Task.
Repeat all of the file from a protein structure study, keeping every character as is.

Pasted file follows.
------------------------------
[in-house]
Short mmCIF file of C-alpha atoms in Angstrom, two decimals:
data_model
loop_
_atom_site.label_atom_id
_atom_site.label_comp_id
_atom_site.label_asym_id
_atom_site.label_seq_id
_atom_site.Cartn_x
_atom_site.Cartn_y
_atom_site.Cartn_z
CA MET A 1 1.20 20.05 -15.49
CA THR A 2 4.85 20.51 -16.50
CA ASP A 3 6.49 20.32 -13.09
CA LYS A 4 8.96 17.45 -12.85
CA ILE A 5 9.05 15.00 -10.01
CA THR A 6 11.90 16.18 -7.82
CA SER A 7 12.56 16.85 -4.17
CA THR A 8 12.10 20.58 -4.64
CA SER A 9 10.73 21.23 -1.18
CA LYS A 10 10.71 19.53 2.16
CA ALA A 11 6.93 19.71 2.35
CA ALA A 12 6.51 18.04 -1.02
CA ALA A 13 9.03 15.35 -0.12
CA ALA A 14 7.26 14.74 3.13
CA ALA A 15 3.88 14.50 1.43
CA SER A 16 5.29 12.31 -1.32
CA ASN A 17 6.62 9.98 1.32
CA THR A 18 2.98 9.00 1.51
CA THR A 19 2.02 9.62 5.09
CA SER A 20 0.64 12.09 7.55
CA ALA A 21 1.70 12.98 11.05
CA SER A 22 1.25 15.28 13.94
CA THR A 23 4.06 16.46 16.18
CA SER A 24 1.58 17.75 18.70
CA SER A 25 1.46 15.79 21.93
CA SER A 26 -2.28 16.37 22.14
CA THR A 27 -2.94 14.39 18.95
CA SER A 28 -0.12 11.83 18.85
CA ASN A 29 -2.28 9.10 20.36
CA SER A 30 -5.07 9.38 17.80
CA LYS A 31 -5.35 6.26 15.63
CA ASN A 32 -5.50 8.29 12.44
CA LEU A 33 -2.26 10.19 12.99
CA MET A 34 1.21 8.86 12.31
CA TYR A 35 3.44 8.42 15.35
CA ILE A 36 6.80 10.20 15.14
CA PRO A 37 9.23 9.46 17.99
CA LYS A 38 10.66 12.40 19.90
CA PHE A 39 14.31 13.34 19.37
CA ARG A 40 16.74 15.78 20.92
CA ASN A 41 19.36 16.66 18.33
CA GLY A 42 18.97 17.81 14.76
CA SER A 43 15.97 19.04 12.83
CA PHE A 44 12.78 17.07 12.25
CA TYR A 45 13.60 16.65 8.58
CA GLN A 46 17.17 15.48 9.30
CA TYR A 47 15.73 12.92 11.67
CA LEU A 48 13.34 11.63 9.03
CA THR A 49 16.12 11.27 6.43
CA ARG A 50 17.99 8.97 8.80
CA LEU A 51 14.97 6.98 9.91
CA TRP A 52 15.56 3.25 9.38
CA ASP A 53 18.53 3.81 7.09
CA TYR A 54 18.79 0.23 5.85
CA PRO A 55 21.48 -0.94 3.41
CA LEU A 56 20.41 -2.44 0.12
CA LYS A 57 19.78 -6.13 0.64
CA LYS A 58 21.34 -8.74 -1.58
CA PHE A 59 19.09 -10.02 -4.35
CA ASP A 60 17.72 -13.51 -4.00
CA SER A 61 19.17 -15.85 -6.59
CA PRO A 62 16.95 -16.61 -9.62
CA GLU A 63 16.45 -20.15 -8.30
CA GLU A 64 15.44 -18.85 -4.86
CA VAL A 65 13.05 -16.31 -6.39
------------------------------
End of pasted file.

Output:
[in-house]
Short mmCIF file of C-alpha atoms in Angstrom, two decimals:
data_model
loop_
_atom_site.label_atom_id
_atom_site.label_comp_id
_atom_site.label_asym_id
_atom_site.label_seq_id
_atom_site.Cartn_x
_atom_site.Cartn_y
_atom_site.Cartn_z
CA MET A 1 1.20 20.05 -15.49
CA THR A 2 4.85 20.51 -16.50
CA ASP A 3 6.49 20.32 -13.09
CA LYS A 4 8.96 17.45 -12.85
CA ILE A 5 9.05 15.00 -10.01
CA THR A 6 11.90 16.18 -7.82
CA SER A 7 12.56 16.85 -4.17
CA THR A 8 12.10 20.58 -4.64
CA SER A 9 10.73 21.23 -1.18
CA LYS A 10 10.71 19.53 2.16
CA ALA A 11 6.93 19.71 2.35
CA ALA A 12 6.51 18.04 -1.02
CA ALA A 13 9.03 15.35 -0.12
CA ALA A 14 7.26 14.74 3.13
CA ALA A 15 3.88 14.50 1.43
CA SER A 16 5.29 12.31 -1.32
CA ASN A 17 6.62 9.98 1.32
CA THR A 18 2.98 9.00 1.51
CA THR A 19 2.02 9.62 5.09
CA SER A 20 0.64 12.09 7.55
CA ALA A 21 1.70 12.98 11.05
CA SER A 22 1.25 15.28 13.94
CA THR A 23 4.06 16.46 16.18
CA SER A 24 1.58 17.75 18.70
CA SER A 25 1.46 15.79 21.93
CA SER A 26 -2.28 16.37 22.14
CA THR A 27 -2.94 14.39 18.95
CA SER A 28 -0.12 11.83 18.85
CA ASN A 29 -2.28 9.10 20.36
CA SER A 30 -5.07 9.38 17.80
CA LYS A 31 -5.35 6.26 15.63
CA ASN A 32 -5.50 8.29 12.44
CA LEU A 33 -2.26 10.19 12.99
CA MET A 34 1.21 8.86 12.31
CA TYR A 35 3.44 8.42 15.35
CA ILE A 36 6.80 10.20 15.14
CA PRO A 37 9.23 9.46 17.99
CA LYS A 38 10.66 12.40 19.90
CA PHE A 39 14.31 13.34 19.37
CA ARG A 40 16.74 15.78 20.92
CA ASN A 41 19.36 16.66 18.33
CA GLY A 42 18.97 17.81 14.76
CA SER A 43 15.97 19.04 12.83
CA PHE A 44 12.78 17.07 12.25
CA TYR A 45 13.60 16.65 8.58
CA GLN A 46 17.17 15.48 9.30
CA TYR A 47 15.73 12.92 11.67
CA LEU A 48 13.34 11.63 9.03
CA THR A 49 16.12 11.27 6.43
CA ARG A 50 17.99 8.97 8.80
CA LEU A 51 14.97 6.98 9.91
CA TRP A 52 15.56 3.25 9.38
CA ASP A 53 18.53 3.81 7.09
CA TYR A 54 18.79 0.23 5.85
CA PRO A 55 21.48 -0.94 3.41
CA LEU A 56 20.41 -2.44 0.12
CA LYS A 57 19.78 -6.13 0.64
CA LYS A 58 21.34 -8.74 -1.58
CA PHE A 59 19.09 -10.02 -4.35
CA ASP A 60 17.72 -13.51 -4.00
CA SER A 61 19.17 -15.85 -6.59
CA PRO A 62 16.95 -16.61 -9.62
CA GLU A 63 16.45 -20.15 -8.30
CA GLU A 64 15.44 -18.85 -4.86
CA VAL A 65 13.05 -16.31 -6.39